Chickpeas anyone? 

I use chickpeas a lot, yes I make a lot of homous, but I do also use a lot of chickpeas in tact in other dishes so I thought I’d share a few recent chickpea dishes..

Chickpeas, also known as garbanzo beans, chana, gram or cece, have lots of great health benefits, and provide a decent shot of protein for us vegetarians. They are so good for dips because they become so smooth when blended, whereas I find that some other beans can be quite grainy. They also take on flavours really well; their consistency means that flavours can infuse into them and this is what I really like. 

I buy chickpeas, already cooked, in jars, as opposed to cans, and I think the quality is better. On occasion I soak and cook my own chickpeas from dried, but for ease, jars are my choice. I currently have 4 different makes of jarred versions, from tiny organic chickpeas, to big fat Spanish chickpeas – I can tell you from experience that these big garbanzo beans do NOT make good homous, they’re too grainy to be used in a dip, but great in salads and cooked dishes. 

So here’s a few recent ideas, there’s more elsewhere on by blog too..

These chickpeas have been drained and washed and dried, and are being cooked in a pan over a medium heat in coconut oil, and then I added my rose harissa spice mix..

I ate them warm, whilst they had a bit of crunch, on a bed of tahini sauce..So good!!!

The leftovers adorned some homous the next day.

I love to marinate chickpeas in herbs and spices and dressings, as those have been below; the inclusion of an acid in the mix – lemon juice or a vinegar – helps to cut into the chickpeas, just like marinating meat or fish. And just like marinating meat or fish, the longer you can leave the chickpeas before you eat them, the more the flavours develop.

Chermoula, or a version of it, is one of my favourite ways to enchanted chickpeas..chermoula is a North African sauce, typically made of chopped coriander and parsley, garlic, ground cumin, sweet paprika, salt, olive oil and lemon juice; some people include chopped onion, some people include some cayenne or chilli of some sort.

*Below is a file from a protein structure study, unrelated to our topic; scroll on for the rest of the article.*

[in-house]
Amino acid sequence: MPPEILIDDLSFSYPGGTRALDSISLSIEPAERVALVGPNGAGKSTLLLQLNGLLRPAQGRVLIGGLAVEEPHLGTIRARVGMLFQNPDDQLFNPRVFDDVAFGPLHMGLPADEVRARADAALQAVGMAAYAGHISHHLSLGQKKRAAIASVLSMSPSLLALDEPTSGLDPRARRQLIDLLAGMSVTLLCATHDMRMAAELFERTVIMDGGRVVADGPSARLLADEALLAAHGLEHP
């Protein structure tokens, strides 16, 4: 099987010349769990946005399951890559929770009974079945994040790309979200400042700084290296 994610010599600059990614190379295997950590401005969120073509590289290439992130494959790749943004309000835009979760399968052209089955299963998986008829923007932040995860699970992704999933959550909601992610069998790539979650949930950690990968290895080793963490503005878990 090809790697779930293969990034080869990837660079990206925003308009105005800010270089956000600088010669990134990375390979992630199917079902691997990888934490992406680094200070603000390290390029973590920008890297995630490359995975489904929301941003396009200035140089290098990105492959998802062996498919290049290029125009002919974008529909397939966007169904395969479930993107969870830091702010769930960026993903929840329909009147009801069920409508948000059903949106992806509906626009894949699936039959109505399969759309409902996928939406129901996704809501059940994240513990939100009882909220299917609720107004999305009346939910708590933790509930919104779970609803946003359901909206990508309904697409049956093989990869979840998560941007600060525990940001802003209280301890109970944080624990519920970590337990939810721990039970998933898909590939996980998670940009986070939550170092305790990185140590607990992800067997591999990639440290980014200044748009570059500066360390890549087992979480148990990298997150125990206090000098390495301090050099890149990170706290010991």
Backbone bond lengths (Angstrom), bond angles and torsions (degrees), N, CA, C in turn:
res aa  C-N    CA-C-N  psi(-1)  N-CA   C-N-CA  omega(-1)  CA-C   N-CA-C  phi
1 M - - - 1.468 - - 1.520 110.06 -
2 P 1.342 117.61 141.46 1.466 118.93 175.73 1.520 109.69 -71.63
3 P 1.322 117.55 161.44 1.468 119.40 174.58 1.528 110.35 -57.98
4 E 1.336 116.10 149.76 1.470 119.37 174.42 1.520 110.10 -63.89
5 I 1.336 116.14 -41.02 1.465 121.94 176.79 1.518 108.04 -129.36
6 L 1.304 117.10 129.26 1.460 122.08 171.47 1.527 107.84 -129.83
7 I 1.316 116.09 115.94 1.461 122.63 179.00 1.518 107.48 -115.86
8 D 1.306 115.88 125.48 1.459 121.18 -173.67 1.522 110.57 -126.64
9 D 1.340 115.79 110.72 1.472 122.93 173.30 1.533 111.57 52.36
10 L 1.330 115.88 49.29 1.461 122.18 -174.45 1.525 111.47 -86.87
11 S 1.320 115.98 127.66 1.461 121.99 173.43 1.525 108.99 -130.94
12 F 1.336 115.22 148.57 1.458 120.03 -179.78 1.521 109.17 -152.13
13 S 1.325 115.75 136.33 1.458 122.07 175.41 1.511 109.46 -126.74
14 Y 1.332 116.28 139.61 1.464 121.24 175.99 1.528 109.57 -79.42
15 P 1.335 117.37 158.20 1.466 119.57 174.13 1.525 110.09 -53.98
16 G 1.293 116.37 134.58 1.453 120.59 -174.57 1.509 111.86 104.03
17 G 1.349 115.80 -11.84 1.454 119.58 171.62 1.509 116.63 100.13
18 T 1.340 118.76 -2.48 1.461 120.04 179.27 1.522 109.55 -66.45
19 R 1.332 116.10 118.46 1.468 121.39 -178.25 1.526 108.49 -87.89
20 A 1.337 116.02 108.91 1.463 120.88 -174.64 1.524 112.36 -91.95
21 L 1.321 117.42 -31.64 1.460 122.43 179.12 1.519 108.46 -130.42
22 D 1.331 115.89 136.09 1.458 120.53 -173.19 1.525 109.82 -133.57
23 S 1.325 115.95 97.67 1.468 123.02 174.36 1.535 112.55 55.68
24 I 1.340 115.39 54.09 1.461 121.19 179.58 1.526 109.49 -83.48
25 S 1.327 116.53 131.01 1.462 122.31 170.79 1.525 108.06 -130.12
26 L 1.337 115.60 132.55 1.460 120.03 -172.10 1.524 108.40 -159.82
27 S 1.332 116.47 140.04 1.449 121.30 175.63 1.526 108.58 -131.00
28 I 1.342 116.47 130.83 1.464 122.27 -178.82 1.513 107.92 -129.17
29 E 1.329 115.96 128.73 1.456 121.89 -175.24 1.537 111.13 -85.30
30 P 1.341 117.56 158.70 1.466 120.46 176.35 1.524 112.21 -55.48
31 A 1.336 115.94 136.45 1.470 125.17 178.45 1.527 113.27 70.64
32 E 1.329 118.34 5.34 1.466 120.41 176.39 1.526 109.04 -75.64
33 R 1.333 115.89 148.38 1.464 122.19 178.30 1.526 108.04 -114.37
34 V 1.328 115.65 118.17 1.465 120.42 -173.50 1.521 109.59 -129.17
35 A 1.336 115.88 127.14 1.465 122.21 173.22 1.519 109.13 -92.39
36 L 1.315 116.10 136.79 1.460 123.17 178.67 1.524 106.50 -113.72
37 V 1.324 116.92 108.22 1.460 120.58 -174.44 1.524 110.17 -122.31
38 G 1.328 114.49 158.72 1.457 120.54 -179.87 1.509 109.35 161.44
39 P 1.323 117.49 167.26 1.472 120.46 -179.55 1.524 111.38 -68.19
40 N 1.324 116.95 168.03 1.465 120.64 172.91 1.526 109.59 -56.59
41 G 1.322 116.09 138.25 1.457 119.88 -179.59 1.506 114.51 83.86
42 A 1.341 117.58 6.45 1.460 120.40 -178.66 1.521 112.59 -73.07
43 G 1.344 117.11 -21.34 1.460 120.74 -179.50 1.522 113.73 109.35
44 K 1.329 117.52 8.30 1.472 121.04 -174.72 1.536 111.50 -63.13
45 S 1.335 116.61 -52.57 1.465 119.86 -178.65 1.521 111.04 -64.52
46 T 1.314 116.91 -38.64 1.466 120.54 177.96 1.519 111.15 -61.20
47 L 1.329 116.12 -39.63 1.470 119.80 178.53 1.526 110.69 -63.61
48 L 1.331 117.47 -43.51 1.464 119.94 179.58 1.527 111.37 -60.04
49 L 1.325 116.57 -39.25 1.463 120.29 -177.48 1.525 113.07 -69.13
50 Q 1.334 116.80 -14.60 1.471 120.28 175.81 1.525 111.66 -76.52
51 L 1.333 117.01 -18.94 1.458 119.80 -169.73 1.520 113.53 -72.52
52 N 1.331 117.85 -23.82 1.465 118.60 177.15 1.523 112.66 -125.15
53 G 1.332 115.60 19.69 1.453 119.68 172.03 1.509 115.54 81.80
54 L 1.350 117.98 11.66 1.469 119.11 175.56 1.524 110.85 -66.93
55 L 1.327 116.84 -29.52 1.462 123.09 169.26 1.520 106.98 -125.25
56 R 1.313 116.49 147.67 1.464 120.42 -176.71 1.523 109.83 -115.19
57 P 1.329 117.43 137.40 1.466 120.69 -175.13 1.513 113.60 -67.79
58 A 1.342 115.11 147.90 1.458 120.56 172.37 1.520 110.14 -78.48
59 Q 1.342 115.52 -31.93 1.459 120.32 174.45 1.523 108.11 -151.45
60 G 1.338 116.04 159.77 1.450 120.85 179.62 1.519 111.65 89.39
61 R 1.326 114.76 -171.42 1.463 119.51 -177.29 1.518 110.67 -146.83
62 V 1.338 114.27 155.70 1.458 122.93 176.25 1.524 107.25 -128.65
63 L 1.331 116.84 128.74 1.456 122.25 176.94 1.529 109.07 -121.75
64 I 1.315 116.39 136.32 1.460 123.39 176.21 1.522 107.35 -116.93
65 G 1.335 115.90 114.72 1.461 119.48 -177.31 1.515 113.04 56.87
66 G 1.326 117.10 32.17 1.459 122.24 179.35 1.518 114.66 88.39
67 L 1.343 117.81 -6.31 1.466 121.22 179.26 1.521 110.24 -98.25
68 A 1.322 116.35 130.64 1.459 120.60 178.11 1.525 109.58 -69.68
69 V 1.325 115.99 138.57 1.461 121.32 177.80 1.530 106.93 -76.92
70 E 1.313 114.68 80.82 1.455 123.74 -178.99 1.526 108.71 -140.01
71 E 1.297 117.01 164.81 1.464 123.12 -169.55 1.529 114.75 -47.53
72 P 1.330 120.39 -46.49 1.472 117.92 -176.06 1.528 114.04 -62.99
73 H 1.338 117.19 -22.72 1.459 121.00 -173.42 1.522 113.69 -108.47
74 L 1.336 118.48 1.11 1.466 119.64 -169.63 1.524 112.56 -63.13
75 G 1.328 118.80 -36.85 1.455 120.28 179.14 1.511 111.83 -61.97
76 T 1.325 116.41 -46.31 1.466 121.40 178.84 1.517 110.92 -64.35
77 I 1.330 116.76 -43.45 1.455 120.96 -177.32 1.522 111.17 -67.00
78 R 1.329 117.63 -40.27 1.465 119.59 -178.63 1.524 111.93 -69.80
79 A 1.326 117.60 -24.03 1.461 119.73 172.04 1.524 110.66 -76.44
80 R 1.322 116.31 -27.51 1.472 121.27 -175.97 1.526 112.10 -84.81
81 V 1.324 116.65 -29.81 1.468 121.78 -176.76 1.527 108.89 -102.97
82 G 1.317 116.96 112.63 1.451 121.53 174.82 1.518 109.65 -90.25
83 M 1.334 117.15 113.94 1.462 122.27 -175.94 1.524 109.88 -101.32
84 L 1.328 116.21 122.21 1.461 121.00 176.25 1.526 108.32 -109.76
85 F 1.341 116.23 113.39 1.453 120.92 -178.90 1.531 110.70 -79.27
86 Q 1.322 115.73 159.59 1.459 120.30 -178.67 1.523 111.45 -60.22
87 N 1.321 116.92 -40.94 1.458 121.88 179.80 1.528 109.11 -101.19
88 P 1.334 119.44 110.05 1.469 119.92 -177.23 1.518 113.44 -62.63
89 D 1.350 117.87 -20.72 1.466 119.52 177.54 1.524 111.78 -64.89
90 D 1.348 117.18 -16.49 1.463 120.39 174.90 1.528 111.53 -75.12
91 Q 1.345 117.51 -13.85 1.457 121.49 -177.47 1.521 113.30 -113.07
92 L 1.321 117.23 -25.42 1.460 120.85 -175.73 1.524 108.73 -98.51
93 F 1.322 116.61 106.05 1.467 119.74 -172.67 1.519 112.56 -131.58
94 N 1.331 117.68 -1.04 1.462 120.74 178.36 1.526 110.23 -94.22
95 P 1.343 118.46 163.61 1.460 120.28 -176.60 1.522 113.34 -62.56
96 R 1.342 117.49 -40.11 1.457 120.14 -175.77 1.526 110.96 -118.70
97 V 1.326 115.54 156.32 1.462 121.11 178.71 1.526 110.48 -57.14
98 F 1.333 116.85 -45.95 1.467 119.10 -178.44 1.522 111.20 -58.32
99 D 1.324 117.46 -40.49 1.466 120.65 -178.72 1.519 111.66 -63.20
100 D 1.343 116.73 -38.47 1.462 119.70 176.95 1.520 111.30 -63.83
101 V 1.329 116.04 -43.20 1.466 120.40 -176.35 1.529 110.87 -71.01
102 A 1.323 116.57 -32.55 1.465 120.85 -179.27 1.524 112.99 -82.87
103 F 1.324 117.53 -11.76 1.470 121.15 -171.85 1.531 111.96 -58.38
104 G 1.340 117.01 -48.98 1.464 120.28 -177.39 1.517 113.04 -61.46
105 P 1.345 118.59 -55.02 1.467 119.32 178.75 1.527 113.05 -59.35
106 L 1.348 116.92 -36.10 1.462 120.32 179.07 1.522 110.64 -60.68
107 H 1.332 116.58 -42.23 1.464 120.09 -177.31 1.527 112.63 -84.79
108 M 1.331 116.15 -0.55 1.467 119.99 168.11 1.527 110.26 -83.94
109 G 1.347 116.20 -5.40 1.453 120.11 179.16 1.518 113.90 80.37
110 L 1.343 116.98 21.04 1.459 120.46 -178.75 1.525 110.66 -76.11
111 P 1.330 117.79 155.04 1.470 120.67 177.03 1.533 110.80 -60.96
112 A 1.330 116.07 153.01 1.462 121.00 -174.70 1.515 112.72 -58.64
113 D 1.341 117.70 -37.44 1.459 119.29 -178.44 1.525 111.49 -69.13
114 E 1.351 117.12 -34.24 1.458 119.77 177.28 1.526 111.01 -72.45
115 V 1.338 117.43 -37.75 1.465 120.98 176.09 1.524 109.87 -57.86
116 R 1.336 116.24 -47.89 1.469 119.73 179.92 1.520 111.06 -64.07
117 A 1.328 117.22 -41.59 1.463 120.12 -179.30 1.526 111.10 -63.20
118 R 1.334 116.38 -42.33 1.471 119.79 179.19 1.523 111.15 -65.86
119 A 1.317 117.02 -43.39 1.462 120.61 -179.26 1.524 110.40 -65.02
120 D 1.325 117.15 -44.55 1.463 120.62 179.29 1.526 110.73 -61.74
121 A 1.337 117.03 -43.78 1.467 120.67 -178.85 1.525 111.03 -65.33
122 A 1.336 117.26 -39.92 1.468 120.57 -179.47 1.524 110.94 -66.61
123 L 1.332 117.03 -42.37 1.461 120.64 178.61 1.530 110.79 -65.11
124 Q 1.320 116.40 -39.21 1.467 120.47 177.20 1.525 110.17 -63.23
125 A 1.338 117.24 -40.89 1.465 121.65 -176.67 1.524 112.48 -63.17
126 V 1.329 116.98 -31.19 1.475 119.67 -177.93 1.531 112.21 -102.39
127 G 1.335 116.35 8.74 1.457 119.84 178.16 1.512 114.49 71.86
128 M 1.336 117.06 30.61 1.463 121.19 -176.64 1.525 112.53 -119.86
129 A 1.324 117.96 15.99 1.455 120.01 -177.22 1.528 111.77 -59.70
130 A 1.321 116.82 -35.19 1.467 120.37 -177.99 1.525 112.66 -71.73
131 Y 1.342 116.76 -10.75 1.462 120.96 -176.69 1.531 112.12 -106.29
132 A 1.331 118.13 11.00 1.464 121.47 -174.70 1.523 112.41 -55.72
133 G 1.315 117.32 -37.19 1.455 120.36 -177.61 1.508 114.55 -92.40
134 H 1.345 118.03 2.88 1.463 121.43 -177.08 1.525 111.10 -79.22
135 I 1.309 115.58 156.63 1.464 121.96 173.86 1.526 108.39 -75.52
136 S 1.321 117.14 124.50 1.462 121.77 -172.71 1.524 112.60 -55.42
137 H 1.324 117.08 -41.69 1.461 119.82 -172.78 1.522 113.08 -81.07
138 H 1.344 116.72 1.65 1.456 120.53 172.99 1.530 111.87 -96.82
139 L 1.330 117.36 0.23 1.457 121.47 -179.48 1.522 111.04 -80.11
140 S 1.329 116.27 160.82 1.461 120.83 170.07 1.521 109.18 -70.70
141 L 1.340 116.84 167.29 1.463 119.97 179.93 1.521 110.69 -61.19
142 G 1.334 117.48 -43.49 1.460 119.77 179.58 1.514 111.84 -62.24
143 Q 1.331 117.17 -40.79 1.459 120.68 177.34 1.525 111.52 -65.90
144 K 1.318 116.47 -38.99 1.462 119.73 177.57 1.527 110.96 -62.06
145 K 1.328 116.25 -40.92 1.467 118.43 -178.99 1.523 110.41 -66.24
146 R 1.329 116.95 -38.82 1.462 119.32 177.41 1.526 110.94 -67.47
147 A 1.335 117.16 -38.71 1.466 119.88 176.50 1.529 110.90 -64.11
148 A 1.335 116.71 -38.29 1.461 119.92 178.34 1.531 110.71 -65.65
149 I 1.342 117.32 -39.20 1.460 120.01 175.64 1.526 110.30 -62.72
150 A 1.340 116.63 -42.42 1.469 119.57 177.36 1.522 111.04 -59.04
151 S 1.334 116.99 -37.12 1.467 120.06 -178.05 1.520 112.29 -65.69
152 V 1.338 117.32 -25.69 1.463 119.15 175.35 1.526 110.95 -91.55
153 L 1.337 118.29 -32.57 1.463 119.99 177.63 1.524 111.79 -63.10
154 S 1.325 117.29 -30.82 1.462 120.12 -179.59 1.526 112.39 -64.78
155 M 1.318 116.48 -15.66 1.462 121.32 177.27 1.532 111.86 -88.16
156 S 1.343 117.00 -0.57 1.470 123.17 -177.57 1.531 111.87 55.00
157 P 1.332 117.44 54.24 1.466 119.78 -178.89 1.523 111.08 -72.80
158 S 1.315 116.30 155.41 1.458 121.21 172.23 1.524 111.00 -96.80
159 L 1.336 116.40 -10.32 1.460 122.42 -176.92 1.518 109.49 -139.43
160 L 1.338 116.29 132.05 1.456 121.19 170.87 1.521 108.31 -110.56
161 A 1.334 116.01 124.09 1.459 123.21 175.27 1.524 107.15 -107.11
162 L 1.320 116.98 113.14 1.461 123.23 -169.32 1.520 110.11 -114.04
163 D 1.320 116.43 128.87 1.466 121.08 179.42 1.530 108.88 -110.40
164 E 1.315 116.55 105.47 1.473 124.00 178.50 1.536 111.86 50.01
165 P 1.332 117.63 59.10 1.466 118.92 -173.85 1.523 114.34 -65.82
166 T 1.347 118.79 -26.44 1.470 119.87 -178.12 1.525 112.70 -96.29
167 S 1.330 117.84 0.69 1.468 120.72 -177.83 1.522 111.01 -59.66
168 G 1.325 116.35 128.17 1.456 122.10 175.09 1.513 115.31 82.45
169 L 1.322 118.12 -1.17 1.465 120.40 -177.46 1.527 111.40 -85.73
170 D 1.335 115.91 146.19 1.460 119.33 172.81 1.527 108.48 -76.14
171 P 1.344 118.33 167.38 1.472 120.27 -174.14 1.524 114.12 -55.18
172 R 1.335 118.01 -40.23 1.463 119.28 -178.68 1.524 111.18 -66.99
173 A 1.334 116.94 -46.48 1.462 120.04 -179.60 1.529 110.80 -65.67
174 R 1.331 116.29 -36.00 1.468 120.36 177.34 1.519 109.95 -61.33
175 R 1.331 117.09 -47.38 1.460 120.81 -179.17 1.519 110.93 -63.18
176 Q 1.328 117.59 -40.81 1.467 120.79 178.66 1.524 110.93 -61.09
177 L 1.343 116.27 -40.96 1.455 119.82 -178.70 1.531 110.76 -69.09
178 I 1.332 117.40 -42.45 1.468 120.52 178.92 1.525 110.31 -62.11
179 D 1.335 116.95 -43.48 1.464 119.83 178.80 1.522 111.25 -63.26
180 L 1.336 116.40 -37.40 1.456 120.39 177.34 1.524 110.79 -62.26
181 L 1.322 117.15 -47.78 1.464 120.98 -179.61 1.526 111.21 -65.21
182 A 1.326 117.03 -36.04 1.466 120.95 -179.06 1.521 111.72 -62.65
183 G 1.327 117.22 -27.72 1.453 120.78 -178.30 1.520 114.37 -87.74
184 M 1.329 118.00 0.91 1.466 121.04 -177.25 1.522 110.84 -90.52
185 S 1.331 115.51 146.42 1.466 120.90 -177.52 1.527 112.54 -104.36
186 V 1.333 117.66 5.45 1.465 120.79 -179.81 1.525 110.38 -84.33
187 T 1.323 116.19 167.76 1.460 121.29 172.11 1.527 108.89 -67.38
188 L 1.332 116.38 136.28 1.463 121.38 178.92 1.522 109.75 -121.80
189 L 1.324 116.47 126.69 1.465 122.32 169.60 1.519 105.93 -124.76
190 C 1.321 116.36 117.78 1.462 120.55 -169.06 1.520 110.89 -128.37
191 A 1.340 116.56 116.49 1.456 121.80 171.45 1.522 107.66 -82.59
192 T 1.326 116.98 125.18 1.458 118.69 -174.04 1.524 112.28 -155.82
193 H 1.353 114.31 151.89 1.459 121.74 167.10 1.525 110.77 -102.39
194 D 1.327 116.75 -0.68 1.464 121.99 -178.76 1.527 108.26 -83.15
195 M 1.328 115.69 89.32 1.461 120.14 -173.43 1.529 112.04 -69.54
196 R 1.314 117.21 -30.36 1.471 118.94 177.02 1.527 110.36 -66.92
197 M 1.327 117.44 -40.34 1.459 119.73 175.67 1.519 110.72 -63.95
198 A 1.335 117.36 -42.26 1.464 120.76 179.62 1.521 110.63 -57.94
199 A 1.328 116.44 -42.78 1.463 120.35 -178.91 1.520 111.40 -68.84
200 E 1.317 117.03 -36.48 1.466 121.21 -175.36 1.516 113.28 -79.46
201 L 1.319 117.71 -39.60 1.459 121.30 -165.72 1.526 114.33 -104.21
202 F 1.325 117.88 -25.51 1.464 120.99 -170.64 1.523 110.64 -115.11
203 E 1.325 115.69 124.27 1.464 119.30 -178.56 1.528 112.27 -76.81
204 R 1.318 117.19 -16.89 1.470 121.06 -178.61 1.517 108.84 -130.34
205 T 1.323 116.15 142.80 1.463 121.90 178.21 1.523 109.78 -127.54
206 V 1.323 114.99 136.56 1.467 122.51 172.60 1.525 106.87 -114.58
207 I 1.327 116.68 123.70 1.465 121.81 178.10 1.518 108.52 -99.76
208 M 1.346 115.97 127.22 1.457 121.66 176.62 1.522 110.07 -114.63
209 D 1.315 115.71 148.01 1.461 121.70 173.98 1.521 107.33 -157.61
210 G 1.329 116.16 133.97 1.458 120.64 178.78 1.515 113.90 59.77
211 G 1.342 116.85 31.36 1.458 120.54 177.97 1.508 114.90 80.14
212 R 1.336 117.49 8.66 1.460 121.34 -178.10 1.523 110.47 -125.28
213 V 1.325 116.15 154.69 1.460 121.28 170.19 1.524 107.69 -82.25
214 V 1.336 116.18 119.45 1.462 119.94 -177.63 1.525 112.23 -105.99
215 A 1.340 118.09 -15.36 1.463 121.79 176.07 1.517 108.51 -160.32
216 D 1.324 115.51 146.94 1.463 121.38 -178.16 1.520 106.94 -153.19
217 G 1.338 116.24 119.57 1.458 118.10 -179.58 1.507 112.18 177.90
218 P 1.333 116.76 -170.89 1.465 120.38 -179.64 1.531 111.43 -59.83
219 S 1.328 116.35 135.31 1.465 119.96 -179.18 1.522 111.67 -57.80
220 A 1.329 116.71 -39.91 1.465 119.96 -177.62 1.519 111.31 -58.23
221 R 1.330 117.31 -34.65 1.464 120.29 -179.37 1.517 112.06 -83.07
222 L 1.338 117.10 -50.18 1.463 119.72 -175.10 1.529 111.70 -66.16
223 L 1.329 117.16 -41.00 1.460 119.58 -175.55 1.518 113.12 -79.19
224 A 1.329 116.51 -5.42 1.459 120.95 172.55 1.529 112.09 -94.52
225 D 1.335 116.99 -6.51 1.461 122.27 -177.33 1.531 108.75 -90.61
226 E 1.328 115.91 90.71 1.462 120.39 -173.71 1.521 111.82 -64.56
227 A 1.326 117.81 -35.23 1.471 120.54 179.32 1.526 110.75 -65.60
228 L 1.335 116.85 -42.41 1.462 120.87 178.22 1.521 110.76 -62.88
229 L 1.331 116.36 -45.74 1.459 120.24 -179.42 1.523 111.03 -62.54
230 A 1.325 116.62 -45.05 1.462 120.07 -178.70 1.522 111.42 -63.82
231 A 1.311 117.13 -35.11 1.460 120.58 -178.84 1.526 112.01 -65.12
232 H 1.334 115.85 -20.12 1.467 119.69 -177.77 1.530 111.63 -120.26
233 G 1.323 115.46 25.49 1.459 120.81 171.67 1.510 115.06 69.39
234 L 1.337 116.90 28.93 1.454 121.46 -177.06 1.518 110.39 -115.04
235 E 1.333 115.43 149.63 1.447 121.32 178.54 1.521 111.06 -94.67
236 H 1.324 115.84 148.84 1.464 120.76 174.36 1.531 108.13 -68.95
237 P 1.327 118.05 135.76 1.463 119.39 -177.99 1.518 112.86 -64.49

On this occasion, the chermoula chickpeas are served with a pea dip and a romesco inspired salad.

And again below, chickpeas in a freshly made chermoula pimped with saffron, but this could just as easily be a salsa or chimichurri sauce.

These chickpeas often end up being blended into a dip with some tahini in my kitchen 🙂

I mixed these chickpeas with some leftover oven baked caramelised onions and garlic – heavenly!! 

Whereas for these chickpeas below, I cooked chopped red onions over a medium heat in coconut oil, with added crushed garlic, and some rose harissa..

Lovely with a coriander, garlic and yoghurt dip, and my recent roasted red pepper sauce creation. 

I often add chickpeas to my many and various versions of shashuka..

And of course, there’s my most favourite marinated chickpea dish..

I hope you like some of my chickpea dishes..I’m taking them along to Fiesta Friday and hope this week’s partygoers enjoy them 🙂 

In the meantime, I’ll be marinating some more chickpeas for another concoction…x